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                • Re Fukushima I read at the time several risk and operations reports that were highly critical of the plant design, though I have forgotten the particulars.

                  Not having ever been to Japan I don’t know how present tsunamis are in the engineering consciousness (I would expect it to be a lot, given the etymology of the word), but I don’t see that the plant could have survived the tsunami, even without the earthquake, given that the diesel emergency generators were at ground level, and would have failed under any conceivable seawall failure condition.

                  I can tell you, though, that in Peru and Chile, coast based power plants (most thermal plants are in those countries in the coast, for cooling purposes, as well as because that’s where the load is) environmental licensing require to show that the facility will be safe in case of tsunamis. Apparently, Fukushima’s only tsunami risk mitigation was the 10 mt seawall. Which didn’t protect the plant from a 13 mt wave.

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                  • It’s also the case that, with Fukushima, leaving the plant scrammed would have stopped any release. The operators decided that they could do the checkouts with the plant operational because, after all, there were backups for everything.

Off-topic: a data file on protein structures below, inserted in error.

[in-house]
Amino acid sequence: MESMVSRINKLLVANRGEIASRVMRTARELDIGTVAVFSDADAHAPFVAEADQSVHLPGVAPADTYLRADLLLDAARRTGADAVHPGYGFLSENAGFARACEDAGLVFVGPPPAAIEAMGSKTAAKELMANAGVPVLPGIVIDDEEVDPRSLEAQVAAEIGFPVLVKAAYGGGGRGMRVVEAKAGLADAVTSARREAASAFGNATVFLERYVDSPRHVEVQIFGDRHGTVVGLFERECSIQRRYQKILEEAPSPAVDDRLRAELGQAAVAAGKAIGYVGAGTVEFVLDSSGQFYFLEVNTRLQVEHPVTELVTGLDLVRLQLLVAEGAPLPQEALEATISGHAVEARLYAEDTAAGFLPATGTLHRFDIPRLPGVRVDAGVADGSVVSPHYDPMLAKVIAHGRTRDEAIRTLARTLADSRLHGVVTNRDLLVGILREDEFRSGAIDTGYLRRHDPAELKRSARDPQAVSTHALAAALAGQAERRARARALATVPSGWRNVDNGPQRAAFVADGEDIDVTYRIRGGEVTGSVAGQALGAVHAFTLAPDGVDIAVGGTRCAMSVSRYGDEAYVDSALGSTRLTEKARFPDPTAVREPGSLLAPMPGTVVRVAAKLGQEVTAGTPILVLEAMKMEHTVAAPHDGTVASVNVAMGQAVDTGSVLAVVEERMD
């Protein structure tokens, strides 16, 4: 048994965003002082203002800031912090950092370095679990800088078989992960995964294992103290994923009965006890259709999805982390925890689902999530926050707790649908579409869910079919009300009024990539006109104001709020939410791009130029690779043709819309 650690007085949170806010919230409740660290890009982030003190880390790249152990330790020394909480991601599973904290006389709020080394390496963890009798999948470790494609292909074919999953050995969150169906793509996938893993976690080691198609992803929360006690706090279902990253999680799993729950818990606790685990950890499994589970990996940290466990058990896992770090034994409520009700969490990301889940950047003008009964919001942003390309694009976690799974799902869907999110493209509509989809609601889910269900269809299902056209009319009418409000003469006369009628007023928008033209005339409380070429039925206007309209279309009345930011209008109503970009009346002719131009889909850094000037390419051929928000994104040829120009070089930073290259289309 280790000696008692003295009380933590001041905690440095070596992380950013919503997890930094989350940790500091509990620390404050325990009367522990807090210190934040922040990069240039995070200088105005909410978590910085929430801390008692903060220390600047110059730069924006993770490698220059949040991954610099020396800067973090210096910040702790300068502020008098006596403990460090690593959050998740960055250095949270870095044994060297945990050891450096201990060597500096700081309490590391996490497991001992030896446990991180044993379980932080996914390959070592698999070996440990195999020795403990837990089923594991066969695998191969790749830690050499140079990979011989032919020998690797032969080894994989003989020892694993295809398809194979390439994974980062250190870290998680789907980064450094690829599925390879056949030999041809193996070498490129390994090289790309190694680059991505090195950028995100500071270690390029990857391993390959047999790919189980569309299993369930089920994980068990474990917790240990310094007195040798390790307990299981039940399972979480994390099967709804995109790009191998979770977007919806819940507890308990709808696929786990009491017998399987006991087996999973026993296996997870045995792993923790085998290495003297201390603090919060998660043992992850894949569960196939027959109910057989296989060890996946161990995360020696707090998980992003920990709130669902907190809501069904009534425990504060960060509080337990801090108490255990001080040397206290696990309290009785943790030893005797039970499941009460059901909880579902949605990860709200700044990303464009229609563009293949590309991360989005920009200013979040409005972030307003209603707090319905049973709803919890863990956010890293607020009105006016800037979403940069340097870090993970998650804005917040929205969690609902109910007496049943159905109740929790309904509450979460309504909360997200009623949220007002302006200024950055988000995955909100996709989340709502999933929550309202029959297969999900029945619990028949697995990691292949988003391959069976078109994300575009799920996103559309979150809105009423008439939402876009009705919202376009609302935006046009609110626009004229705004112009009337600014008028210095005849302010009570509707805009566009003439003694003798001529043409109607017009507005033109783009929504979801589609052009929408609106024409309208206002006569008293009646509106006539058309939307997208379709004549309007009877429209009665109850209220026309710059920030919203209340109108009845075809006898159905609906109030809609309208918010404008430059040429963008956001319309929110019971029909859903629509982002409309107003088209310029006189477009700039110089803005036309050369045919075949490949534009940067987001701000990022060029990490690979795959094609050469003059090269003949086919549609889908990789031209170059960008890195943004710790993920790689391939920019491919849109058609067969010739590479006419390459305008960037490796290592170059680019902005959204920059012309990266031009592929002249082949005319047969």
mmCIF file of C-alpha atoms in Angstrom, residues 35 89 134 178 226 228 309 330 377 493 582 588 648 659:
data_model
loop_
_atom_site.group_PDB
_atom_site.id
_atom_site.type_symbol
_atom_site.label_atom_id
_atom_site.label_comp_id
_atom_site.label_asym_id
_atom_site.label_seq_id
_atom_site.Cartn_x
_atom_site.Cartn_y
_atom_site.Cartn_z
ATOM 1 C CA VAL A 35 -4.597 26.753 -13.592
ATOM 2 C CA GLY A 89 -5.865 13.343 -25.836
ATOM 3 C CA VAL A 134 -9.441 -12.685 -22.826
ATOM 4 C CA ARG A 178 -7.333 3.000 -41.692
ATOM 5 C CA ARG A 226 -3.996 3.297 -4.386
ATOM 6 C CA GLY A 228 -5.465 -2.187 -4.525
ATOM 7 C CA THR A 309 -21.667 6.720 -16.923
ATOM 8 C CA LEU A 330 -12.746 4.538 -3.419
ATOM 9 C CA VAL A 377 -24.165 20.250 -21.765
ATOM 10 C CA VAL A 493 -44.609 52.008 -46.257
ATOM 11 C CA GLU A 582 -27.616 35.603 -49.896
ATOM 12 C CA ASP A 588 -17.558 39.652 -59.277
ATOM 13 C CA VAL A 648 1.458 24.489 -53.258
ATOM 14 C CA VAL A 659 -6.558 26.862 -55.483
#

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                  • IIRC (and it’s been awhile since I read about it), they had tanks of water above the cores that would last long enough to keep things cool until the pumps could be brought back online. Problem was, when the earthquake hit, the tanks failed and all that emergency water drained out, which was fine, because the pumps were still working, until the tsunami hit.

                    The pumps should have been elevated years ago, but it was easier & cheaper to keep them closer to the water and trust to the tanks.

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                    • Some of the tanks worked, but lasted a day or so, which was the design capacity, because it was assumed that repairing the diesel gens would not take longer than that (or bringing emergency gensets, same thing)

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                      • That sounds right.

                        Either way, the weakness was known, but the can was kicked down the road because fixing it was expensive, and the probability was still low that it would ever be an issue.

                        This is why I take issue with PBRs/PWRs – making them safe on land is hard. Making them safe at sea is less so. There are a number of better designs that are unlikely to ever be given a chance because people don’t understand physics.

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                        • That’s not the problem.

                          The problem is nuclear plants of ANY design are expensive. If you manage to scrape together the money, find a place, and are ready to build — you’re not going to gamble that kind of cash on an unproven design, even if the Feds said “Hey, no oversight, go wild!”.